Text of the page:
Court of Appeals:  The Appeals Court reversed.  It reasoned that the statute of limitations barred Hooks’ claims, because Hooks knew, or should have known, that the BSM1 well bottomed within his lease’s buffer zone at the moment Samson first proposed pooling.  This knowledge started the running of the statute of limitations, so Hooks filed the suit too late.

Rationale: The Appeals Court followed the law from prior Supreme Court Rulings. The Court asserted that it is the mineral owner’s responsibility, at its expense, to research the records to discover the facts surrounding its ownership and use. If a lessor fails to take these steps, then it has failed in exercising reasonable diligence to protect its mineral interests within the period covered by the statute of limitations.

Hooks appealed to the Texas Supreme Court.

Supreme Court Ruling: The Supreme Court upheld the lower court ruling and asserted that as a matter of law, reasonable due diligence may have been exercised.  It was up to the Jury to decide if that was so. Reasonable diligence remains a “fact question” not a “law question”. A “question of law” is subject to review; a “question of fact” is for the Jury. The failure to examine older records, when determining whether reasonable diligence was exercised is part of the factual situation to be decided by the Jury.

Bottom Line:  The Supreme Court held that there was “some evidence” to support the Jury’s finding that the Hooks were delayed, by Samson’s fraud, from bringing the claim earlier. The Court asserted that, when the fraudulent documents are actually in the public record, a mineral owner is entitled to rely on them, even if other public records contradict those fraudulent documents (considering all facts).

Final Judgment:  The Supreme Court sent the case back to the Court of Appeals for consideration of the merits of Hooks’ claims. The Houston court had not addressed the issues of the offset provisions and the entire-acreage clause due to the bar by the statute of limitations. The case was sent back to them for that consideration due to the reversal of the decision that the statute had run out.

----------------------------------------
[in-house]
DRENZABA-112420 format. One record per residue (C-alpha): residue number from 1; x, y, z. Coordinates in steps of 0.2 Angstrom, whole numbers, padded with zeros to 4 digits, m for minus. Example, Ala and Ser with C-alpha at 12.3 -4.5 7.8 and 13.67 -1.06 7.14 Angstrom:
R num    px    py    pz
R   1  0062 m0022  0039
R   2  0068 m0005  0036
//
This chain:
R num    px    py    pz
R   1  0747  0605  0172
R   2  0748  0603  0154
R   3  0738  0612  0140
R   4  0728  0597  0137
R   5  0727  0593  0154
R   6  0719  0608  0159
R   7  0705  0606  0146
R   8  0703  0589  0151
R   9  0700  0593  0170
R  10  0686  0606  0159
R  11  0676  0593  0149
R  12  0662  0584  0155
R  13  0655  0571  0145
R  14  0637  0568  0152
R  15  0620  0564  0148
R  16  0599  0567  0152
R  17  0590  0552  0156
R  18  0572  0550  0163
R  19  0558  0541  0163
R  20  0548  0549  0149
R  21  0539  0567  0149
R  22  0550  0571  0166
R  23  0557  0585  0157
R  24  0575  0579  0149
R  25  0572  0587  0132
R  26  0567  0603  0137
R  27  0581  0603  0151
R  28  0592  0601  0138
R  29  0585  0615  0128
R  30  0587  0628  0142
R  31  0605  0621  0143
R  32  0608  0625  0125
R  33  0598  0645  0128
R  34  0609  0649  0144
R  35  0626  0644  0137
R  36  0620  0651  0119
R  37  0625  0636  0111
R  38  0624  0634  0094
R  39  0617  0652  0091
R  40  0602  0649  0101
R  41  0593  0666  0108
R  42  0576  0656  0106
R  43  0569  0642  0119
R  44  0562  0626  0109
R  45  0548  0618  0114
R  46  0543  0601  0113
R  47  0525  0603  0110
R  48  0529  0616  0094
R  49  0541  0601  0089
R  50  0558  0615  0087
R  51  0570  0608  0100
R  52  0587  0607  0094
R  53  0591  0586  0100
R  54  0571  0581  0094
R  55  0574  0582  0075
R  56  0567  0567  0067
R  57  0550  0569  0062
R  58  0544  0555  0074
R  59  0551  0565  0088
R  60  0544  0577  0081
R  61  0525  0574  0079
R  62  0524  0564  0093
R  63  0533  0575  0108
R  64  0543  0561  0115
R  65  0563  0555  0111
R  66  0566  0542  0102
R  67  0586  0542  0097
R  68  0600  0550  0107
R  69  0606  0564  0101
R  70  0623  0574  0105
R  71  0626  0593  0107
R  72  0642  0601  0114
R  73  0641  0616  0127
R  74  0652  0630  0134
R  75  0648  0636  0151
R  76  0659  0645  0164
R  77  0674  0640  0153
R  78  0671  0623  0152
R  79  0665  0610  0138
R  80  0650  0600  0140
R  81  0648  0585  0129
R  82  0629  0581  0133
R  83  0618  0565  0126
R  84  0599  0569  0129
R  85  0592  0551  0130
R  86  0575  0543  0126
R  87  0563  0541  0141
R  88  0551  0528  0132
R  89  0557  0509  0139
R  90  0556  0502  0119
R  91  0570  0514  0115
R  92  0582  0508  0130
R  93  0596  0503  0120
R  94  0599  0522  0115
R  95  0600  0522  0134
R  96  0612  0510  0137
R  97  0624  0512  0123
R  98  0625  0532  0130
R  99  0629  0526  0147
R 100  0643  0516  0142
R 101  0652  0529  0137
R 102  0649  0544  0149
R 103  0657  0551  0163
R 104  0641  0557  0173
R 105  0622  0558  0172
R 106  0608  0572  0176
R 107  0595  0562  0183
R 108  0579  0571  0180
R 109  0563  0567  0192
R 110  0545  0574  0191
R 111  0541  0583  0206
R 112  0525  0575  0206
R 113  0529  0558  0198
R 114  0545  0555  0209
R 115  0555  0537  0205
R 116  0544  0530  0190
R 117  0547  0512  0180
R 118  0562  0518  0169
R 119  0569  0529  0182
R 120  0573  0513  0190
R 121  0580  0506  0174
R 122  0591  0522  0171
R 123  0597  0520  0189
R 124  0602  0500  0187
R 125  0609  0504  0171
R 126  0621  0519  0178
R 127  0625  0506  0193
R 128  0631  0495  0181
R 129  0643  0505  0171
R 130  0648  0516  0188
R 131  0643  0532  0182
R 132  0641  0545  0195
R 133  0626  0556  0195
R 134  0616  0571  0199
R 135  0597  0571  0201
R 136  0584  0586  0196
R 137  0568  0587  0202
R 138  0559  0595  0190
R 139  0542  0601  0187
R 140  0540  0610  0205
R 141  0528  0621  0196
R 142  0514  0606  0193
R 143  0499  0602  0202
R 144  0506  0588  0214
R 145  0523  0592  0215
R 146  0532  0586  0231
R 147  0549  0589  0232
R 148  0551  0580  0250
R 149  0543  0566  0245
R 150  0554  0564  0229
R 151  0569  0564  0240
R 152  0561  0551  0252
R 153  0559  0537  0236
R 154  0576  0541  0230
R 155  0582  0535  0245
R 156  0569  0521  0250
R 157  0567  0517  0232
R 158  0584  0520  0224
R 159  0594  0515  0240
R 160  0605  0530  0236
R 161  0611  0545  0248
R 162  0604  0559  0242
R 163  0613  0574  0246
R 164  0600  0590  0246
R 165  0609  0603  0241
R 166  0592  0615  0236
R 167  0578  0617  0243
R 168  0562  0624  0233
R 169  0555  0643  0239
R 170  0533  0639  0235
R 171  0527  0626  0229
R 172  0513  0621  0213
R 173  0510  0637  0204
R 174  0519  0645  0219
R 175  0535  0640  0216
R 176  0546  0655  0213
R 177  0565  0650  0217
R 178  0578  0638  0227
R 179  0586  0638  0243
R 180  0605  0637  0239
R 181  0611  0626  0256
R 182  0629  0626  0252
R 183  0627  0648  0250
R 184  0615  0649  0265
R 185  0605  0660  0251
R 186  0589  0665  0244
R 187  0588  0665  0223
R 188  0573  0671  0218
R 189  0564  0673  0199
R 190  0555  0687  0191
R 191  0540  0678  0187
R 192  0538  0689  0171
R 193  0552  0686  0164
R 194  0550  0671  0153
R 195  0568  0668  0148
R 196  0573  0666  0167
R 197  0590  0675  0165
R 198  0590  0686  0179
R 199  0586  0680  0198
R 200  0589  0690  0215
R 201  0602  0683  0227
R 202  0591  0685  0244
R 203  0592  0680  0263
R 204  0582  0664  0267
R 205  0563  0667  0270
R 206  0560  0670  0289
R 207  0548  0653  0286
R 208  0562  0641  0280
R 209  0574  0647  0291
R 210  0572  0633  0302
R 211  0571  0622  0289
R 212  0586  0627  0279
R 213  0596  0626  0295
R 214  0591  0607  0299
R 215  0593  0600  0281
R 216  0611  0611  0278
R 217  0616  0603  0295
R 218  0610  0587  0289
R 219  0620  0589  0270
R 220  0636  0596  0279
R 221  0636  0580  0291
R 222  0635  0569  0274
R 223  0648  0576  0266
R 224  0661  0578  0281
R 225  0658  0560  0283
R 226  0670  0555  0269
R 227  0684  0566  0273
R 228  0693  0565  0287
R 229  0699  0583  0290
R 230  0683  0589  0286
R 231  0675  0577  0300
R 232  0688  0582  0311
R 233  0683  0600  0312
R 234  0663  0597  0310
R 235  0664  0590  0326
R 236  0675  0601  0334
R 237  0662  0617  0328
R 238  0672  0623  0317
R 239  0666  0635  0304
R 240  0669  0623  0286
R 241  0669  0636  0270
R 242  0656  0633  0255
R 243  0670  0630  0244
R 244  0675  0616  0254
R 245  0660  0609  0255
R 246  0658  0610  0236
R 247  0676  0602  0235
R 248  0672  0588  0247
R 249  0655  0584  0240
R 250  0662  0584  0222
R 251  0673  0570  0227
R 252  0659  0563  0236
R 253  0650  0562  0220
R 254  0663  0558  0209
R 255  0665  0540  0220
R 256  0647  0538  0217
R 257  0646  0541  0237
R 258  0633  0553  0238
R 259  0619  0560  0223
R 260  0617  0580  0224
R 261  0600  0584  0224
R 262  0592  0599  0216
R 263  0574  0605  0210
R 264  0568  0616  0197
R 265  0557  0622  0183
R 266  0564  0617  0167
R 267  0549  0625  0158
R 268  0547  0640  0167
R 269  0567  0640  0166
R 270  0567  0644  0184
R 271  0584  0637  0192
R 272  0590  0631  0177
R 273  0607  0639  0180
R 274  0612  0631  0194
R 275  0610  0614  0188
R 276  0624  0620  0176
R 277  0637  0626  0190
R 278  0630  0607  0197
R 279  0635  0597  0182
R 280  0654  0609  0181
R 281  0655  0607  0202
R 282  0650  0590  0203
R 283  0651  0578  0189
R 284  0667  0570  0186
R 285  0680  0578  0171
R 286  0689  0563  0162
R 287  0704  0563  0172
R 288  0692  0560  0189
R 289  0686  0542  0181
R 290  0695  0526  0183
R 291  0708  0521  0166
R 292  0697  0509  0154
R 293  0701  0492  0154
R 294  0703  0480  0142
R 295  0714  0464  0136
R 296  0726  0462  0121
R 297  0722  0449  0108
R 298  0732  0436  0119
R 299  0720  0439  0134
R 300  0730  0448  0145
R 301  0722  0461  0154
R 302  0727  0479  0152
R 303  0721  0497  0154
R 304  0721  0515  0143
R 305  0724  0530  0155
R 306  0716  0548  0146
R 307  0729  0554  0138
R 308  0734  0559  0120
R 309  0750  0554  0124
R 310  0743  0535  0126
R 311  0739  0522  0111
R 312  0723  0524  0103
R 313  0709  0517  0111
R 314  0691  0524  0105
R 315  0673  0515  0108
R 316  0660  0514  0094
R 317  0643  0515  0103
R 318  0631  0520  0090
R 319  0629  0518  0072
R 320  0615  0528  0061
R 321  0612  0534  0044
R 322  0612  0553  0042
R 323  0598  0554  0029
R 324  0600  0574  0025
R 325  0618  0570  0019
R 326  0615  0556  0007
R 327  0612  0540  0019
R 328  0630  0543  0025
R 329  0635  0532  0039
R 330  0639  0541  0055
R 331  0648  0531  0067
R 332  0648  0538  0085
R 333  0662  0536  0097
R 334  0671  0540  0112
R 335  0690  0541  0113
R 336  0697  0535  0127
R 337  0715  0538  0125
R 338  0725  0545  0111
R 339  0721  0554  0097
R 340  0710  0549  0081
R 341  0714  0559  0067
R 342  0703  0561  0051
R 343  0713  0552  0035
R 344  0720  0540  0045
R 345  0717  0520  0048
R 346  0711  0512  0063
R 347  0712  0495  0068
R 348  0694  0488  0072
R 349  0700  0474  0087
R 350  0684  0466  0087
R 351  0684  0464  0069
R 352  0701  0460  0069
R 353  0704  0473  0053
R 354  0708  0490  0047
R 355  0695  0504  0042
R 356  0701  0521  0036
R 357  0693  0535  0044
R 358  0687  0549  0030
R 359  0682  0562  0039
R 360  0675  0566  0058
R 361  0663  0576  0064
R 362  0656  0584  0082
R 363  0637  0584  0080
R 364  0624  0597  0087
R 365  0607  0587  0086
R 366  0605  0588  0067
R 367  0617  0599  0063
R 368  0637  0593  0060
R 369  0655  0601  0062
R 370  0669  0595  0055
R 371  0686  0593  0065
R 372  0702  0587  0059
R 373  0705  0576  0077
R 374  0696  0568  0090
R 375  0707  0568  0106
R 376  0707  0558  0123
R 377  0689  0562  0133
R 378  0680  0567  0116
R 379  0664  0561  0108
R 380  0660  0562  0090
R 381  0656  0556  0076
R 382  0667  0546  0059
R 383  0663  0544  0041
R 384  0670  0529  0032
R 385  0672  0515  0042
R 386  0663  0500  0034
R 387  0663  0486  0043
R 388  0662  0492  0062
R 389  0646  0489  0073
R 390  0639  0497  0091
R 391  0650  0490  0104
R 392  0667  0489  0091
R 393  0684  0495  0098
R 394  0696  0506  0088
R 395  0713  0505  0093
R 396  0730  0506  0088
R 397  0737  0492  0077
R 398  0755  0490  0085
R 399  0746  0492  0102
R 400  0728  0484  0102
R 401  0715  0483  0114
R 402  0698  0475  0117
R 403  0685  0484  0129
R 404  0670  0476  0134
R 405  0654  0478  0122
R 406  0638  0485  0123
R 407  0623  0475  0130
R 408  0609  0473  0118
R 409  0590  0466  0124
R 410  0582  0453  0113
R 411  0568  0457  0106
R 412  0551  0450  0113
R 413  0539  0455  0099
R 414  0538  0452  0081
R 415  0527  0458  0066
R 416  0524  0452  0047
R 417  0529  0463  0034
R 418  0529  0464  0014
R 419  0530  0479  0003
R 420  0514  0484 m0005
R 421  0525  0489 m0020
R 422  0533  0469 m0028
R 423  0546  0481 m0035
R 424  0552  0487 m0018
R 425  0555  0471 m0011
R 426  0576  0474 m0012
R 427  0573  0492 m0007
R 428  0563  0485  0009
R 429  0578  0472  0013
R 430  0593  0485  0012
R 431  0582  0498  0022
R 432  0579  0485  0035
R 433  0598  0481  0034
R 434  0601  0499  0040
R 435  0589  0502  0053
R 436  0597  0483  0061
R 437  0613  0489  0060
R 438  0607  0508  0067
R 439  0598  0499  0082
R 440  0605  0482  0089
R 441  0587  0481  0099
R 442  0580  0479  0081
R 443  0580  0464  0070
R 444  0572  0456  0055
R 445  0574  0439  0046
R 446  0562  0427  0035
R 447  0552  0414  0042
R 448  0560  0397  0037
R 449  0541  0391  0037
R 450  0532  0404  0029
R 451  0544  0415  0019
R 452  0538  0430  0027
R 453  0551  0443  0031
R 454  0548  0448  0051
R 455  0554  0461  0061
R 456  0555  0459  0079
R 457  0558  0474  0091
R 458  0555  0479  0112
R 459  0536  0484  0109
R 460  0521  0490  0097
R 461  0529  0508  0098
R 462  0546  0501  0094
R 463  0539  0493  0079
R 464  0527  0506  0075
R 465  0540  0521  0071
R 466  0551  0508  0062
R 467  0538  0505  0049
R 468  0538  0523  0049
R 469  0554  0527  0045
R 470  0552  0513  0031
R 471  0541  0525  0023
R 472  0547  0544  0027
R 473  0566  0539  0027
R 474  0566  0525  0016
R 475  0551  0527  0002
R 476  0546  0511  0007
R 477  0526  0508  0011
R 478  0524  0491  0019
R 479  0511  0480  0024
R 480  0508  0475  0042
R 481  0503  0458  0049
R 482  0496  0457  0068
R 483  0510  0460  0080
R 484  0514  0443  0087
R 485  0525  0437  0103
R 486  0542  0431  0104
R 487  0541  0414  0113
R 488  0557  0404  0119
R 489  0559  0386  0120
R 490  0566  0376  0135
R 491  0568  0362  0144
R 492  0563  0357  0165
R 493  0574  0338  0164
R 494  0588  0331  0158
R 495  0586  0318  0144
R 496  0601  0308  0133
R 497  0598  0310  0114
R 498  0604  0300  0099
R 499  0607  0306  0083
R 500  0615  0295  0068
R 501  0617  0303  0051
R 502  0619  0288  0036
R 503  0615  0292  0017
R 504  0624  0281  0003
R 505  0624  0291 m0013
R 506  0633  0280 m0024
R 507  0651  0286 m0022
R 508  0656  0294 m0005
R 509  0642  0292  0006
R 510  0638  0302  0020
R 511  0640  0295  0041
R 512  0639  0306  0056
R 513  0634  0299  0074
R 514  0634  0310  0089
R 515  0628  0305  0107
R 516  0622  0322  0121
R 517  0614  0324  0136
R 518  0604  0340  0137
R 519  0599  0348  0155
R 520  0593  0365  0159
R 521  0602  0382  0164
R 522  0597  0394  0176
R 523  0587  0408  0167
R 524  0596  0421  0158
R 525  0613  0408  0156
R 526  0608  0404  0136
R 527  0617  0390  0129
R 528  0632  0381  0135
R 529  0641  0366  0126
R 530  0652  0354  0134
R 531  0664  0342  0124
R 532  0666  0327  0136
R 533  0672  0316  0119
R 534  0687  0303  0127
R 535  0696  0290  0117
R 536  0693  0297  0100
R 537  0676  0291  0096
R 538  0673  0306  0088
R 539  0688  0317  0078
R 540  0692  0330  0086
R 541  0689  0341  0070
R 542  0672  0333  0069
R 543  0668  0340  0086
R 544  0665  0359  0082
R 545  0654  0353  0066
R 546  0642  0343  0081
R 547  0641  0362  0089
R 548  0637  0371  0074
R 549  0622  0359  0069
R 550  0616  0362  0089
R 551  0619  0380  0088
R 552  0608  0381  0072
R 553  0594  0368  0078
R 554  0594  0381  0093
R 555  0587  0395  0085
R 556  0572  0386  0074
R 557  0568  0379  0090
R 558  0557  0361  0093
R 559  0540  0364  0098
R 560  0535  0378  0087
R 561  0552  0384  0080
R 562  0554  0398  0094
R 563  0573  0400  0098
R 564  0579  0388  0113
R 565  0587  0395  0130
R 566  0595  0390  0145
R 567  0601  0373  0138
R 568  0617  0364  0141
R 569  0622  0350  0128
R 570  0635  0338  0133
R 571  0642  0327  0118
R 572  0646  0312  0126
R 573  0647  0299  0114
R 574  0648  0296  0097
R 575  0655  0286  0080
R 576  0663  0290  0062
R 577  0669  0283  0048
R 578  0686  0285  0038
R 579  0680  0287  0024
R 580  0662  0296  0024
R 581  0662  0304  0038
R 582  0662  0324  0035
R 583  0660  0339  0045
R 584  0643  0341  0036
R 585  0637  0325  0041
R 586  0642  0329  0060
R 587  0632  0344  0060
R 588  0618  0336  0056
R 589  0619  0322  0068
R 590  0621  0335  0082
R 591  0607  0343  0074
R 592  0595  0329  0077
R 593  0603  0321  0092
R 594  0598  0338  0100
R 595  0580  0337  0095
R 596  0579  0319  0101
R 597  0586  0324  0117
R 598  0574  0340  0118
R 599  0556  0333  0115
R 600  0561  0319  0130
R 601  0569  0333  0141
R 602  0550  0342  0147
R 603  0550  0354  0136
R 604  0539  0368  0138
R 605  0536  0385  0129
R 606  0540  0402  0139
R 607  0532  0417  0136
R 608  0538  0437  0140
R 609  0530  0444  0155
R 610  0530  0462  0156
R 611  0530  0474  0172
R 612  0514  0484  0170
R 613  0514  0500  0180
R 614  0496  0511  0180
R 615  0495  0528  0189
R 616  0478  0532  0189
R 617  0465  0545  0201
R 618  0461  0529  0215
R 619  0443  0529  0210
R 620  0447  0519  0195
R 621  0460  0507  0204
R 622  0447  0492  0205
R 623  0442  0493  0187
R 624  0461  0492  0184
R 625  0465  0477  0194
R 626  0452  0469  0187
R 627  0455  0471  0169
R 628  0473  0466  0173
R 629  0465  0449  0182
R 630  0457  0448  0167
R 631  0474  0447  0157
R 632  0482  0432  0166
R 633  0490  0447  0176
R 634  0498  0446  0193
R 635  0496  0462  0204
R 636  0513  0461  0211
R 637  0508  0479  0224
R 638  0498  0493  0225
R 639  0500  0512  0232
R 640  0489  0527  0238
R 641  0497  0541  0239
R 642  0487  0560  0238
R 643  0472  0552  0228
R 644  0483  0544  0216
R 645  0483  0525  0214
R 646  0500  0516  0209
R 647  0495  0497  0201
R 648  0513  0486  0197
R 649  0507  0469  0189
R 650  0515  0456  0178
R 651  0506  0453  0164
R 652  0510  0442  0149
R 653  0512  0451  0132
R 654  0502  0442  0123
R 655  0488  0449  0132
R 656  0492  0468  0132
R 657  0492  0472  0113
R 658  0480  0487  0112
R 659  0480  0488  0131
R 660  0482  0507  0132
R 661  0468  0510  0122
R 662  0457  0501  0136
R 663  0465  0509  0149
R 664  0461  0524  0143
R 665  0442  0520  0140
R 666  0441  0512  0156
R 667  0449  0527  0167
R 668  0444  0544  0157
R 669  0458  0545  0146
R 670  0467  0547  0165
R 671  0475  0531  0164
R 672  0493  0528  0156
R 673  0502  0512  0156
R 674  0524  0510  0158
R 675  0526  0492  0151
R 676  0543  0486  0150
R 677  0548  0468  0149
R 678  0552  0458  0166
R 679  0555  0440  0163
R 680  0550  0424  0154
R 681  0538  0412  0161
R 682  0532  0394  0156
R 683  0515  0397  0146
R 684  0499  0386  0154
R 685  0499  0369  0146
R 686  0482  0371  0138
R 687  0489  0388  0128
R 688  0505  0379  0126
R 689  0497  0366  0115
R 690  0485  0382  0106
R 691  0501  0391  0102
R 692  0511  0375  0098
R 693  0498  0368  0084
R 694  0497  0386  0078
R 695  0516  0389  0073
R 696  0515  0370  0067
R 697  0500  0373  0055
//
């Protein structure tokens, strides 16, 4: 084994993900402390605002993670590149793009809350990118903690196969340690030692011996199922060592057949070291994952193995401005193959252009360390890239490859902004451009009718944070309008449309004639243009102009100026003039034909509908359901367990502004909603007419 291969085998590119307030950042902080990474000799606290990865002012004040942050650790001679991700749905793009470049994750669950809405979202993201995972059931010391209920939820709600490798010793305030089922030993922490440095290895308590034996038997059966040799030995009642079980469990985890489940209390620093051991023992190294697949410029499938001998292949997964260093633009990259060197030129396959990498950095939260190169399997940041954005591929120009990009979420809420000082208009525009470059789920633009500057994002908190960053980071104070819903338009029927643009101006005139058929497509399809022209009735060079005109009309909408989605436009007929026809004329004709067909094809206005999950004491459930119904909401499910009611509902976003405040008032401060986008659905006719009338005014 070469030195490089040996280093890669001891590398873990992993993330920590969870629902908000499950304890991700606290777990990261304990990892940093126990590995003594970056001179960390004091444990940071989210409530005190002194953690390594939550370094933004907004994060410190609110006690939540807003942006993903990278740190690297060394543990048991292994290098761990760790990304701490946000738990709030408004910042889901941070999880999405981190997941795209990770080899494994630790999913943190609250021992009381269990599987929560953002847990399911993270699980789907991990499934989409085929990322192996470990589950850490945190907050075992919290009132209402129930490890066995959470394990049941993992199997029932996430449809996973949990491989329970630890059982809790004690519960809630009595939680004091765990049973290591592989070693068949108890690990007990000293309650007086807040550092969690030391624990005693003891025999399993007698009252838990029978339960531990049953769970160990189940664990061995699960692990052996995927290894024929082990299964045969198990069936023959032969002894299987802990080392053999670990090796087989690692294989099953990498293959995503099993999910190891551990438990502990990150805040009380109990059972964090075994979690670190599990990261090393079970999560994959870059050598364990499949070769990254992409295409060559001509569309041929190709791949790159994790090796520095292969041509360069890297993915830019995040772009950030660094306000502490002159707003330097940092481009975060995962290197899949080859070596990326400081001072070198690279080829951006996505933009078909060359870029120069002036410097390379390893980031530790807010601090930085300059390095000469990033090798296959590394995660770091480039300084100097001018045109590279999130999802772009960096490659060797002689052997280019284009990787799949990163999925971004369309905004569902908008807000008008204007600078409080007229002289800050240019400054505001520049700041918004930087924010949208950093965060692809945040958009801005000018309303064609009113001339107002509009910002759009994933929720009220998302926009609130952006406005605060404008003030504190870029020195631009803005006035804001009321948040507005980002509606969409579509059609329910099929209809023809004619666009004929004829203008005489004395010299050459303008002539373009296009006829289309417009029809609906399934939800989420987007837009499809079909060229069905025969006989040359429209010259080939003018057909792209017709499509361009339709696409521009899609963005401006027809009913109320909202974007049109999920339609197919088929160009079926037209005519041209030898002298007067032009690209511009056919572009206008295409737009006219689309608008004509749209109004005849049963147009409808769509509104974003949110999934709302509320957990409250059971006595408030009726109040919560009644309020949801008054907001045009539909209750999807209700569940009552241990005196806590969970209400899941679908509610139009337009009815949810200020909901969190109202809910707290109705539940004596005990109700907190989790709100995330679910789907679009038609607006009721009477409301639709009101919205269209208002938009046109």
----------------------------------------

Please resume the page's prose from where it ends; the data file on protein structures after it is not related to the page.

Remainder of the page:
Reference:  Hooks v. Samson Lone Star, Limited Partnership, No. 12-0920

To read the full opinion from the Texas Supreme Court, Click Here


Until Hooks, the Texas Supreme Court has strictly tapered the circumstances under which plaintiffs may invoke the discovery rule or claim fraudulent misrepresentation to toll the statute of limitations.  For further research see:


Exxon Corp v. Emerald Oil & Gas Co.:  Texas Supreme Court reversed an $18 million judgment against Exxon because the mineral owners’ claims were barred by the statute of limitations, despite the lower court jury finding that the plaintiffs had filed their claim within four years after they knew or should have known of Exxon’s fraudulent conduct.


BP Am. Prod. Co. v. Marshall:  Texas Supreme Court overruled a verdict in favor of mineral owners, holding that their claim was barred by the statute of limitations, even though the lower court jury had found that the lessee had fraudulently hidden the facts, and the lessors had no reason to discover the true facts until less than two years prior to filling suit.